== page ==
Flow-Induced Vibration in Piping Systems

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Saudi Digital Library
Flow-Induced Vibration (FIV) is a commonly observed phenomenon encountered in many engineering applications, particularly in the context of pipeline systems. The interaction between fluid flow and structural elements such as pipes can cause vibrations, which may contribute to fatigue failure with time. Accurate prediction methods for natural frequency and critical velocity are essential due to the significant impact they have on pipeline reliability. This project's primary aims were to evaluate Finite Element Analysis (FEA) models' ability to estimate the natural frequency and critical velocity of a simply supported pipes conveying fluid without considering the Coriolis force term in the equation of motion. the second aim was to use Finite Difference Analysis (FDA) for similar predictions and compare it to FEA models. The project focused on simply supported pipes, ensuring free vibration, and considered different pipe materials. Two numerical approaches were used: Finite Element Analysis (FEA) and Finite Difference Analysis (FDA). For the FE model, an equation of motion eliminating the Coriolis force term was used to assess the impact of this term on predictive accuracy. The results showed that eliminating the Coriolis force term increased critical velocity predictions. In particular, the FE model including the Coriolis force term from previous studies predicted critical velocity better. Both FE-models, including Coriolis force term or not , predicted the natural frequency identically. FDA determined pipe stability, natural frequency, and critical velocity in the second aim. FDA predicted critical velocity better than FEA, especially for stiffer materials. FDA and FEA models predicted natural frequency similarly for all materials. This project compares FEA and FDA accuracy to understand Flow-Induced Vibration in pipeline systems. It investigates the effects of removing the Coriolis force from term equations of motion. More complex boundary conditions may improve these findings in future studies.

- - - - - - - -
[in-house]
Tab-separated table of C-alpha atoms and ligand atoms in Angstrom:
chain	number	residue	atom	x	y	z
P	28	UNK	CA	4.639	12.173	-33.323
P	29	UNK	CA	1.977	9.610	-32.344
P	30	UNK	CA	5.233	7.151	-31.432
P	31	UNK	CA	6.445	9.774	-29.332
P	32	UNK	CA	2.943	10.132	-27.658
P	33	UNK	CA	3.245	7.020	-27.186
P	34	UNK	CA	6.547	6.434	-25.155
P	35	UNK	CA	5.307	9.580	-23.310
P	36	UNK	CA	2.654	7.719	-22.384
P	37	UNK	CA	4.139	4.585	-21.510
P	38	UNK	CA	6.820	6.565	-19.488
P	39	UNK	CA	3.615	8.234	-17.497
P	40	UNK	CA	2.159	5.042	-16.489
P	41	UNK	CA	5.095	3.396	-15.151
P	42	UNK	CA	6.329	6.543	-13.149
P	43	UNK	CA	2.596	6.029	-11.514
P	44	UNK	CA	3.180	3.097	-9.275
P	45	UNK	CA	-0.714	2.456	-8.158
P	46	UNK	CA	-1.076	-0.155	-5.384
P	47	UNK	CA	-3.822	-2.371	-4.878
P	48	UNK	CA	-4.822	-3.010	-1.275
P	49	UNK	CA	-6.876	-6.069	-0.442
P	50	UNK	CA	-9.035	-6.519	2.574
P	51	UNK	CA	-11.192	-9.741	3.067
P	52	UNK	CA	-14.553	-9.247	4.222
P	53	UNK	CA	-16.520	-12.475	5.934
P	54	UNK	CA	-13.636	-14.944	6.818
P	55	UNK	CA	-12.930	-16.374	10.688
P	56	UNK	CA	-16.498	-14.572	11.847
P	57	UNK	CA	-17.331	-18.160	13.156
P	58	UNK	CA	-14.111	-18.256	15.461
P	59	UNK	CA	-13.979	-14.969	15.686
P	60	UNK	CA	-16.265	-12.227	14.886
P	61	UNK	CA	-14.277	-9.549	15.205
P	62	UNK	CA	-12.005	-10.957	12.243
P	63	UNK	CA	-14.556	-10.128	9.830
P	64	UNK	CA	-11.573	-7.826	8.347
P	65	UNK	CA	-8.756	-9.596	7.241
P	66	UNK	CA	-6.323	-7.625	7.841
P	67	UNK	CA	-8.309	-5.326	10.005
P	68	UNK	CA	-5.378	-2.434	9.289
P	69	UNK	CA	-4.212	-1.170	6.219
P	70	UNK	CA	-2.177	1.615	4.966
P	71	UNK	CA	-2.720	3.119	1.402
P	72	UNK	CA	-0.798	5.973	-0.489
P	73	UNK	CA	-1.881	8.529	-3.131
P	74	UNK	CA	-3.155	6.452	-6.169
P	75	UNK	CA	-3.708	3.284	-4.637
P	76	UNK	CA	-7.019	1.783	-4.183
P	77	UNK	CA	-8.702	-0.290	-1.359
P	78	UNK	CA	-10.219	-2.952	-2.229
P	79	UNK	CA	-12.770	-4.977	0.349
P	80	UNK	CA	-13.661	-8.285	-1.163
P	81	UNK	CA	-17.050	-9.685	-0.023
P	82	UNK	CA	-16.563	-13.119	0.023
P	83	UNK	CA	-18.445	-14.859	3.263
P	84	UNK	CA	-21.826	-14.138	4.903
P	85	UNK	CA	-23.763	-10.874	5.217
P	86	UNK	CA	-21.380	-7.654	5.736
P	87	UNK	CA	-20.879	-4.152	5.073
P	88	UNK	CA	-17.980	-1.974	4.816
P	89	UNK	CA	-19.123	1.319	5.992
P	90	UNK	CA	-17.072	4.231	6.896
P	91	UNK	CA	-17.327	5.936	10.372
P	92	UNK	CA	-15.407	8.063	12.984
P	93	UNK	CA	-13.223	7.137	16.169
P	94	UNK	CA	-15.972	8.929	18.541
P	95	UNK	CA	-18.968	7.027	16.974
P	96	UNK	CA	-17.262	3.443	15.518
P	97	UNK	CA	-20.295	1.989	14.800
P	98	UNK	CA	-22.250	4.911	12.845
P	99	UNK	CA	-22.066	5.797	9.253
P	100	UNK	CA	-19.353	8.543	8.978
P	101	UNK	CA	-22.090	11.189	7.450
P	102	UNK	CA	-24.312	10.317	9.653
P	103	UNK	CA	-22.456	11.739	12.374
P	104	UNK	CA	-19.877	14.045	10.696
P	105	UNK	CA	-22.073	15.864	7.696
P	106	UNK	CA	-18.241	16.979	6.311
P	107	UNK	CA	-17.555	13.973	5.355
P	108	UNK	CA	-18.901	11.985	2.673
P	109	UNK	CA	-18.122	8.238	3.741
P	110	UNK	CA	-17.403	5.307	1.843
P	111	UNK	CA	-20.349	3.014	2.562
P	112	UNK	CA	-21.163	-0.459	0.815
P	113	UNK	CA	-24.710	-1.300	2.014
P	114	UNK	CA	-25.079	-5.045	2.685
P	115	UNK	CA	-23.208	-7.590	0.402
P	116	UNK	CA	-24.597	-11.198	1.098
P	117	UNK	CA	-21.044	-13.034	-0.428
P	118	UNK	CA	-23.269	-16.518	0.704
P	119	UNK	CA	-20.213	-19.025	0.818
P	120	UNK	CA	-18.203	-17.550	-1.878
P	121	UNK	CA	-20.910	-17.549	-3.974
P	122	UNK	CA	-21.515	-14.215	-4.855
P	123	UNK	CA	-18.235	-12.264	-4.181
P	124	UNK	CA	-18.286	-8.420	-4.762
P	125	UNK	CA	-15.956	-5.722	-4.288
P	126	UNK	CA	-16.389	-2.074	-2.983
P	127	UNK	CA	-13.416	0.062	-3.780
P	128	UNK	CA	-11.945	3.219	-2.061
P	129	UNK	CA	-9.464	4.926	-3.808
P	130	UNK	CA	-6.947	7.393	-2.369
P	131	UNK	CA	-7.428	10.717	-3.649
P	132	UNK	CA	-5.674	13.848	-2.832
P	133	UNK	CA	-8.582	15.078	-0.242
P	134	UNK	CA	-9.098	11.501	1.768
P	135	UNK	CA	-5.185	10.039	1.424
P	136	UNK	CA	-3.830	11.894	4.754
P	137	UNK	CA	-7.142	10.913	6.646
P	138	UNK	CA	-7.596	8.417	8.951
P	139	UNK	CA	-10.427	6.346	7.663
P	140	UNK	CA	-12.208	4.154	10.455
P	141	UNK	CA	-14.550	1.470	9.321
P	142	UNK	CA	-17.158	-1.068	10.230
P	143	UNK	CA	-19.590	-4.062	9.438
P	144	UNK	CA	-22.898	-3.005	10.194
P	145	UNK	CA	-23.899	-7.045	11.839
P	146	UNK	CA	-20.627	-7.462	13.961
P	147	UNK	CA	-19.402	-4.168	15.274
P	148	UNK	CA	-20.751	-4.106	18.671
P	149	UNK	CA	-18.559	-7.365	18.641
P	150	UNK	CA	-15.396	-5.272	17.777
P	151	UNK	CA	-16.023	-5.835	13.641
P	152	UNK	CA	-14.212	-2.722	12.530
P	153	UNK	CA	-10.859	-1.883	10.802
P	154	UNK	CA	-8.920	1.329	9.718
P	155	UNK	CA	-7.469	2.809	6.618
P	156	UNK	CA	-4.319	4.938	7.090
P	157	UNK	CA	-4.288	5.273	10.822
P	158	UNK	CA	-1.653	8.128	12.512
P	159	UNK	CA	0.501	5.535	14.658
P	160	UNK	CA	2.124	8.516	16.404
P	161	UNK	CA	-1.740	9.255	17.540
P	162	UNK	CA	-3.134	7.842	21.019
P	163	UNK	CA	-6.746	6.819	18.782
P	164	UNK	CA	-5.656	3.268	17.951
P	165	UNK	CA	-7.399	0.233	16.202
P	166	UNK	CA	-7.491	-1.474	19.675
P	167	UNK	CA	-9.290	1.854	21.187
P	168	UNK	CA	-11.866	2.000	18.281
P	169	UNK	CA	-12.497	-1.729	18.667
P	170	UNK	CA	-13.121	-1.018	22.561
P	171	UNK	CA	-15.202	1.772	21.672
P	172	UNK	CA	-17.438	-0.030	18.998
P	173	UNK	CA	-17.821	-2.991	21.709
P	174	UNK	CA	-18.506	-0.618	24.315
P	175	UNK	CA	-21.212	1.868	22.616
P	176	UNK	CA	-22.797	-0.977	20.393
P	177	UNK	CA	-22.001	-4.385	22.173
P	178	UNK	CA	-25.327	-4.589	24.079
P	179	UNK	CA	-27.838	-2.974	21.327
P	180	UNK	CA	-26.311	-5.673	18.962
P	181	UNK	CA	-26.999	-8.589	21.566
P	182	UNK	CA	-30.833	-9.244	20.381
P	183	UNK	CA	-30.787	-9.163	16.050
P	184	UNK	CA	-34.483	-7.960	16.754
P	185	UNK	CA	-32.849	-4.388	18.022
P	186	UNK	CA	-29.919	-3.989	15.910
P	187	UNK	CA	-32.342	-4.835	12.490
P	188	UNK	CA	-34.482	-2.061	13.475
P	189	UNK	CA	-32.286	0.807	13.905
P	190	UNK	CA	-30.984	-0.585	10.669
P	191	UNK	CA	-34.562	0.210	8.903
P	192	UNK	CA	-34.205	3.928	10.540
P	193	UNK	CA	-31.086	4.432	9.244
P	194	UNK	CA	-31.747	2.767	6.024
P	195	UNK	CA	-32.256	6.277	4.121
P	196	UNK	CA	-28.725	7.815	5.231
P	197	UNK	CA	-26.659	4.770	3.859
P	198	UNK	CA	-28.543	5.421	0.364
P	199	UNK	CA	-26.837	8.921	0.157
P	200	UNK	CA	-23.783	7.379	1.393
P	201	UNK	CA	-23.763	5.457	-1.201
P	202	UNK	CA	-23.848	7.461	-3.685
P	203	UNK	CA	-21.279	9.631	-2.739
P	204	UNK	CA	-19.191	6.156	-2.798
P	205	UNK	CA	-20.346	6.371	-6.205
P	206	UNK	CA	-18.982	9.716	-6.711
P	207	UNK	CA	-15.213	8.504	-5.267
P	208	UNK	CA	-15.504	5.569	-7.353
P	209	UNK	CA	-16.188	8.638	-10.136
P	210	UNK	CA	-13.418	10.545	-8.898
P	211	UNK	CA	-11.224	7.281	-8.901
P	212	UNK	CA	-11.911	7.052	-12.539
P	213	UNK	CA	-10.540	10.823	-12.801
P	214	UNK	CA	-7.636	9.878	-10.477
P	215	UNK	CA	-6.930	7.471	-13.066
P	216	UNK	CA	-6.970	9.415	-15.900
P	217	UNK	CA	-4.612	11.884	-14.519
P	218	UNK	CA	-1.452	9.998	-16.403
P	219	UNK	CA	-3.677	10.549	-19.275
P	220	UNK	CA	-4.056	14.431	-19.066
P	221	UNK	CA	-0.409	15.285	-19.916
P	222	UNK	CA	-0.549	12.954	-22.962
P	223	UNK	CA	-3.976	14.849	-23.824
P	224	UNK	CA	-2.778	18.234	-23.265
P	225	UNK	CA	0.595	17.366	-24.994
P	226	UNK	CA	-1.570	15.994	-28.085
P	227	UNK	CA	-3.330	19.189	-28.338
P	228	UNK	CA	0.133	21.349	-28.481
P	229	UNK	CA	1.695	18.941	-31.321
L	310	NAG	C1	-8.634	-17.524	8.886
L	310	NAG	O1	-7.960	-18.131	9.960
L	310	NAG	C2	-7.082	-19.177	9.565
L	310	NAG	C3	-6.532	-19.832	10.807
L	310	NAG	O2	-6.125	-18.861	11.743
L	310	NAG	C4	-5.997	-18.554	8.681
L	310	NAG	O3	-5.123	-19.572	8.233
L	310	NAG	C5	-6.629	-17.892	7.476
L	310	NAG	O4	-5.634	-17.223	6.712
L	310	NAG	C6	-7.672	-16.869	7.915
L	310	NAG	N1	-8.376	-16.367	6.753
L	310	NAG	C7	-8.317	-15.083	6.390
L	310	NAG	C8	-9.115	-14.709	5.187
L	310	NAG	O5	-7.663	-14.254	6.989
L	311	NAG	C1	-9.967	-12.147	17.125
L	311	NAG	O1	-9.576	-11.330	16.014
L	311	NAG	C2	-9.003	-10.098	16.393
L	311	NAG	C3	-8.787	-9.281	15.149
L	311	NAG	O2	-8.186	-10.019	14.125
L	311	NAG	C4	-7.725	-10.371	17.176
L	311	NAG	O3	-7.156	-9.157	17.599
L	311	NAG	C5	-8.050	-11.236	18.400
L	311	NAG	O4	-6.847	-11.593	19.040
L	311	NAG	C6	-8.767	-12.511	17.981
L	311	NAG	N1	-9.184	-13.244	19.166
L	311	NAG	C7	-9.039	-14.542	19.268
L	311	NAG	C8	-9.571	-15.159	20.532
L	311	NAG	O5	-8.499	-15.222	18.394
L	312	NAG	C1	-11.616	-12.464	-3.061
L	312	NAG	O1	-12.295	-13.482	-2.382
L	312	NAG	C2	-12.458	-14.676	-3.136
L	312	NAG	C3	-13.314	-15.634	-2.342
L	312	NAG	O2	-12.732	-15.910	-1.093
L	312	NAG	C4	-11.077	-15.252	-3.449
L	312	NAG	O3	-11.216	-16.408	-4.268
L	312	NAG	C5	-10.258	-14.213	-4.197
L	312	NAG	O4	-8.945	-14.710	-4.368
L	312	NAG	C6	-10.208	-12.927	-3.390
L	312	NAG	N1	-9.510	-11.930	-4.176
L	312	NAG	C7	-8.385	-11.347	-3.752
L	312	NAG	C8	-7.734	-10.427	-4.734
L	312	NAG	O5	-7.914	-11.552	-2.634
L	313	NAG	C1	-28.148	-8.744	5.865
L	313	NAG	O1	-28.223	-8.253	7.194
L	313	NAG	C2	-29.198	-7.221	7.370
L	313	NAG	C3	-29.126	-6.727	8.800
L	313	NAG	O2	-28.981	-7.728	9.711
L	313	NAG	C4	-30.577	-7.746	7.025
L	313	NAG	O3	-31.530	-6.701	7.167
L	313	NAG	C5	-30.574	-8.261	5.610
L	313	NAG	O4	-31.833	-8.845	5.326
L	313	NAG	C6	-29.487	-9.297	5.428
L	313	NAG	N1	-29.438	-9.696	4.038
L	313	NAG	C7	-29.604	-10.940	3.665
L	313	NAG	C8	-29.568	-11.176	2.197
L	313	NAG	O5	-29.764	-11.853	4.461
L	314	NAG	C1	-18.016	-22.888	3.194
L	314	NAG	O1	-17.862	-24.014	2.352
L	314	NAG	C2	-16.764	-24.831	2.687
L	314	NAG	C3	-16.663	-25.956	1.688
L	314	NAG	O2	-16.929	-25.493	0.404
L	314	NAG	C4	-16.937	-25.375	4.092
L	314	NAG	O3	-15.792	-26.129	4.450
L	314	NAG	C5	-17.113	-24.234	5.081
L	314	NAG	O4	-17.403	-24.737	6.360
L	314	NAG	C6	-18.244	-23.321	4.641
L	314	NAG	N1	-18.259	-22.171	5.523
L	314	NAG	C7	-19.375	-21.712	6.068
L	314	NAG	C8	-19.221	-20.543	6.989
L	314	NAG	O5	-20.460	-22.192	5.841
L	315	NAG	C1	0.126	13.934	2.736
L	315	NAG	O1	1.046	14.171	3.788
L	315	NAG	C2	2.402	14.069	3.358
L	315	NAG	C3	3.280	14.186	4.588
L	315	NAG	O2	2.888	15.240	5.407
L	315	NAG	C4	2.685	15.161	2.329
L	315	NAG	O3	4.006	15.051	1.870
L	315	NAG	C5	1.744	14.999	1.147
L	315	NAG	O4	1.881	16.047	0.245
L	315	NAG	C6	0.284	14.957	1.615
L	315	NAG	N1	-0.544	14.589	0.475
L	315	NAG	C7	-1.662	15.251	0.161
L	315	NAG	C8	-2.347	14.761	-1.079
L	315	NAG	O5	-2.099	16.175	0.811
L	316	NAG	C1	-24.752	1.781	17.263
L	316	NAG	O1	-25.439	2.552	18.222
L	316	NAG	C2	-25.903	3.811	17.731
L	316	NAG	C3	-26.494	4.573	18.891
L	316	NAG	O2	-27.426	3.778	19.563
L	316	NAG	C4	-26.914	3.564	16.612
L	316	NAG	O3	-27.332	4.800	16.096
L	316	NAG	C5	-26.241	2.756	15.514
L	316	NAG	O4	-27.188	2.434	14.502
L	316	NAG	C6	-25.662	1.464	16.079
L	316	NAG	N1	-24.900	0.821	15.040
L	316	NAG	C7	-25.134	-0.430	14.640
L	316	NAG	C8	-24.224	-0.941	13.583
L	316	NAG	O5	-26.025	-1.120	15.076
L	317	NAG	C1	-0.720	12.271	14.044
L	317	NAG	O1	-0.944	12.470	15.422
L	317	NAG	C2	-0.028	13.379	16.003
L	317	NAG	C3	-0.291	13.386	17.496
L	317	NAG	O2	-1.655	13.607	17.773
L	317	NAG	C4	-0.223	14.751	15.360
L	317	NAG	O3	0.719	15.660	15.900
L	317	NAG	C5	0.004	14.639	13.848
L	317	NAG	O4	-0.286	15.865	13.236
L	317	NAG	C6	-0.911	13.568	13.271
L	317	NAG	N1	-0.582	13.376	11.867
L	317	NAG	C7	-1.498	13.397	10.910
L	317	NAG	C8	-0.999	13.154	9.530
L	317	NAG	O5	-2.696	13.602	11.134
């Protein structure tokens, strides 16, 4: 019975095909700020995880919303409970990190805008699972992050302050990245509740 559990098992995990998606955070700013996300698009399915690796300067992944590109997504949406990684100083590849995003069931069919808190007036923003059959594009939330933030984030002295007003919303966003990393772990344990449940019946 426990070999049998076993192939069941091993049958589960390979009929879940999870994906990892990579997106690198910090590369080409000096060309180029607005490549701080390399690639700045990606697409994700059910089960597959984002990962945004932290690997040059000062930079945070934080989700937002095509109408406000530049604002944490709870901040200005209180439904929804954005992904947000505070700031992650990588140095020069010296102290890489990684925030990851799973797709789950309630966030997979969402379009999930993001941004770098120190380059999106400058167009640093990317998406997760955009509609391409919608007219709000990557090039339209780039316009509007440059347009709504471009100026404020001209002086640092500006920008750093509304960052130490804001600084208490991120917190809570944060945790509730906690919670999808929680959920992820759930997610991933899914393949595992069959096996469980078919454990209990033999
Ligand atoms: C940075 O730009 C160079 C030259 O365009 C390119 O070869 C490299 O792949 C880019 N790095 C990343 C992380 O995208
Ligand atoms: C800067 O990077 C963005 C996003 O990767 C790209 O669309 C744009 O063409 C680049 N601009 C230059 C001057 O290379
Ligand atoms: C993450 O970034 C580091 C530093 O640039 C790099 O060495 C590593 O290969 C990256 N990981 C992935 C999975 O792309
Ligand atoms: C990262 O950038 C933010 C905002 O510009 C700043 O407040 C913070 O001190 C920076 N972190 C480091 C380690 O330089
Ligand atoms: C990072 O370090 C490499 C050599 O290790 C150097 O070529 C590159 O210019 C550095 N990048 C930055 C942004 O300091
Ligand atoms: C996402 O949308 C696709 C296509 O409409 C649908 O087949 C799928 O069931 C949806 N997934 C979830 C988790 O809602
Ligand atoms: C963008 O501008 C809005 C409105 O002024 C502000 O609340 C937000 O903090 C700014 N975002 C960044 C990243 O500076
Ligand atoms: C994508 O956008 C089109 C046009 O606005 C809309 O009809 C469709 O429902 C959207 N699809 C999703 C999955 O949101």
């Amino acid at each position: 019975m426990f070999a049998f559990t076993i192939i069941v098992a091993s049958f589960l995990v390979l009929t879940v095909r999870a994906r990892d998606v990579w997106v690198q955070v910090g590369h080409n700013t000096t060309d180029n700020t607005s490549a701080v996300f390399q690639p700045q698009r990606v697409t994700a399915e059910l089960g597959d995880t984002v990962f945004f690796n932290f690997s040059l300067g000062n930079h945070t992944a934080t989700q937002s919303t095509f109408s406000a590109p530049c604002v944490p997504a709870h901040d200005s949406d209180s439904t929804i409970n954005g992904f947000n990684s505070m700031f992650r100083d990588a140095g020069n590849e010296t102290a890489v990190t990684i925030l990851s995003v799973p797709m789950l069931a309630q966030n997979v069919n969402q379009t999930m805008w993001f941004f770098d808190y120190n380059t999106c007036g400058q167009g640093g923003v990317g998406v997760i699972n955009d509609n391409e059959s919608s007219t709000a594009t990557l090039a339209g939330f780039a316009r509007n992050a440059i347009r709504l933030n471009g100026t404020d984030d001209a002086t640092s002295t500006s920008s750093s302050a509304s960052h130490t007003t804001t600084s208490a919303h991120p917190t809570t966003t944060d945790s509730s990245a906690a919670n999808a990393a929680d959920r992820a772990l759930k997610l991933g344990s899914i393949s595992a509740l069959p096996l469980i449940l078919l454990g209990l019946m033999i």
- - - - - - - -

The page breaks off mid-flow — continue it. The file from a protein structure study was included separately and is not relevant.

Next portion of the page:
Flow-Induced Vibration, Finite Element Analysis, Finite Difference Analysis, Pipe stability, Natural Frequency, Critical Velocity, Coriolis Force